Jackson Mayor Chokwe Lumumba has taken a city-first approach to infrastructure—he wants to pave city streets and fix the water and sewer network by hiring local contractors instead of handing work, and money, to businesses located outside the city limits.
Every decision he has made since he came into office, and some even before—from the water and sewer rate increases to expanding the city's public works department and changing his director—has been in that same vein.
Except for one. And he doesn't like it.
When the city signed the $90 million contract with Siemens Industry Inc., a subsidiary of German infrastructure giant Siemens, to buy and install new water meters, it was essentially saying it needed outside help.
The contract was not Lumumba's idea, but as the city's mayor, he's now bound to support it. To be fair, he could not really stop its implementation. The preceding administration had already sold the bonds for the $90 million the city needed to pay the contract, and the city attorney said that doing anything else with the money could open the door for litigation.
Instead, the current administration tried to insert fail-safes to ensure the city got the most bang for its buck. When he was still serving as Ward 2 city councilman, Lumumba successfully lobbied the former administration to include clauses in the contract mandating certain percentages of minority participation and jobs for Jacksonians.
"I would have done a couple of things differently," he said in an interview last week. "There are two things I would have done, specifically, that would have made me feel comfortable putting it before the council. One, I would have made sure there was money set aside for the city to hire a monitor and make sure the minority and Jacksonian participation percentages were above board, and two, I would have addressed concerns about fluff in the contract, which is tough to measure without the manager... . If Siemens complied with that, and everything was OK, I would have put this before council."
Although Lumumba has tried to secure a contract with a company to monitor the implementation of the contract, a familiar problem has come up: funding. The contract doesn't include any money for a third-party monitor, and Lumumba says the going rate for such a service on a project of this size is $9 million—far more than the city can just pull out of the bank on a whim.
Still, the mayor said he wants to find the money, because the project is that important. "It may hurt us in some other parts of the budget, but it's something we need to do," he said.
In the meantime, Lumumba said the city is trying to monitor contracting to ensure at least 51 percent minority participation through the city's contract compliance department.
One of the selling points from Siemens when the contract went for its only stop before the current city council on July 22, 2013, was Chris McNeil, the former Mississippi State football star who served as senior account manager for Siemens in the Jackson deal.
McNeil stood at the podium in council chambers and personally guaranteed that Siemens would abide by the Equal Business Opportunity portion as it would any other section of the contract.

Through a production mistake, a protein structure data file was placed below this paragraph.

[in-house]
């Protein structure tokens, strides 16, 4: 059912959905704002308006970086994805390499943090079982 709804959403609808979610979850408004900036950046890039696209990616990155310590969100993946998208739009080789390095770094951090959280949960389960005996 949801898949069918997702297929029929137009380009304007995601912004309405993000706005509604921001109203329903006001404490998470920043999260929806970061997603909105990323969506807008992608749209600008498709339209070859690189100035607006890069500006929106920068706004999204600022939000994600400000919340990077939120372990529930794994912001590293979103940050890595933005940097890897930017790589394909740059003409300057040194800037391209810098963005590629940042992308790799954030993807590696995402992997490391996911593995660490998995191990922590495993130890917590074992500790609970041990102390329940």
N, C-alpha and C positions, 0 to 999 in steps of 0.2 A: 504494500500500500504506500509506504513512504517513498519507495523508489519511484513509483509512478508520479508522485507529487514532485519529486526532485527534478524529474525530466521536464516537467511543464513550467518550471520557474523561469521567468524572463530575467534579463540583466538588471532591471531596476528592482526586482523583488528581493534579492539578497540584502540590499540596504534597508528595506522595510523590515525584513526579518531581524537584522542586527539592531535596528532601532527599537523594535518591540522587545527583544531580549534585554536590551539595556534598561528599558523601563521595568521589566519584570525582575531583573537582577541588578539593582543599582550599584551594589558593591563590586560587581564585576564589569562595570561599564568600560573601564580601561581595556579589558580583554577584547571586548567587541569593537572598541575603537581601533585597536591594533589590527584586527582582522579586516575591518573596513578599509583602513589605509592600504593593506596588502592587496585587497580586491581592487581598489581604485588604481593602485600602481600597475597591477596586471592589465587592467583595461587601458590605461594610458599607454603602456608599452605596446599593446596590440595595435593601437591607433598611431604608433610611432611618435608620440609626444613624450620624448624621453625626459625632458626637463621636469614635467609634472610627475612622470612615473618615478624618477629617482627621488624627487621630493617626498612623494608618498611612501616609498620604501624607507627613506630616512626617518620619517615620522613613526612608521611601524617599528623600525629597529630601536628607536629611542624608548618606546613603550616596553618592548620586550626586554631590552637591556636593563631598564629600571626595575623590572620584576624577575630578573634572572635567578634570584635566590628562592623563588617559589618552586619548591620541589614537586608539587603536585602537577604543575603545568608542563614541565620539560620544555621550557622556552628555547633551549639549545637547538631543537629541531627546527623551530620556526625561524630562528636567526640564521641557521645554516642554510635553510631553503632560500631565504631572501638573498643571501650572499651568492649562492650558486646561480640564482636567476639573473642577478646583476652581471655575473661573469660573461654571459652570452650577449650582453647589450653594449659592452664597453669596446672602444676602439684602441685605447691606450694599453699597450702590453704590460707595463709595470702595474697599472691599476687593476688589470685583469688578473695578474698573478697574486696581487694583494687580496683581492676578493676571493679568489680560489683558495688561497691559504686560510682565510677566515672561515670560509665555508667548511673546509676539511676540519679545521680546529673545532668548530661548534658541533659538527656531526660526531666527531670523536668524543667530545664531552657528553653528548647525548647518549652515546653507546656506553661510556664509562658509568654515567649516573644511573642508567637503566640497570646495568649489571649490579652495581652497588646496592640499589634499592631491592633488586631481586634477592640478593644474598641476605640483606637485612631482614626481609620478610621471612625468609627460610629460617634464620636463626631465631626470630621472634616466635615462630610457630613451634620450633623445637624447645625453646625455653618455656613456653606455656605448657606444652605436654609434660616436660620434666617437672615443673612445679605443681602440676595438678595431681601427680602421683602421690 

At that time, he said Siemens had already exceeded the 51 percent rate for minority contracts that the agreement requires.
"There's a checks and balances system in place to make sure the money stays here in Jackson," he said. "... I've gotten a chance to deal with a bunch of people inside the city. You hear stories about people who are out there trying to find jobs, or trying to pay rent. This contract breathes a little life into that. There are major firms getting some work, but there are a lot of small companies and individuals who are getting work out of this deal. It's a privilege to be on this project, and if you don't abide by the rules, then we'll find someone to replace you."
Before putting the final decision in the council's hands, McNeil offered one final pledge: "I've never been a person for fluff," McNeil said. "Mr. (Charles) Tillman, I give you guys my word. You've had my word for three years now, and I've followed through on everything I've promised to this point." Tillman is the president of the Jackson City Council.
McNeil left Siemens "about a month" after he gave that speech to go into private business with his new partner Dusty Rhoads, McNeil said Friday by telephone. Records on the secretary of state's website show that Rhoads, a Flowood alderman and the son of Flowood Mayor Gary Rhoads, had the company's name, McNeil Rhoads, incorporated on July 12, 2013—10 days before McNeil made his pledge to the council.
Although he's been contacted by his successor Earl Byrd for clarification on the contract since he left, McNeil said he and his partner's new business—selling and installing water meters—has no current business in Jackson and has not contracted with Siemens on the project he helped negotiate.
The deal will put a new water meter on every residence and commercial business in Jackson with the capability of being turned off and on by remote. Once installed, the city won't have to send out public-works employees to turn water off and on when service has to be connected, reconnected or disconnected.
The city has already paid more than $20 million to Siemens in relation to the contract since August.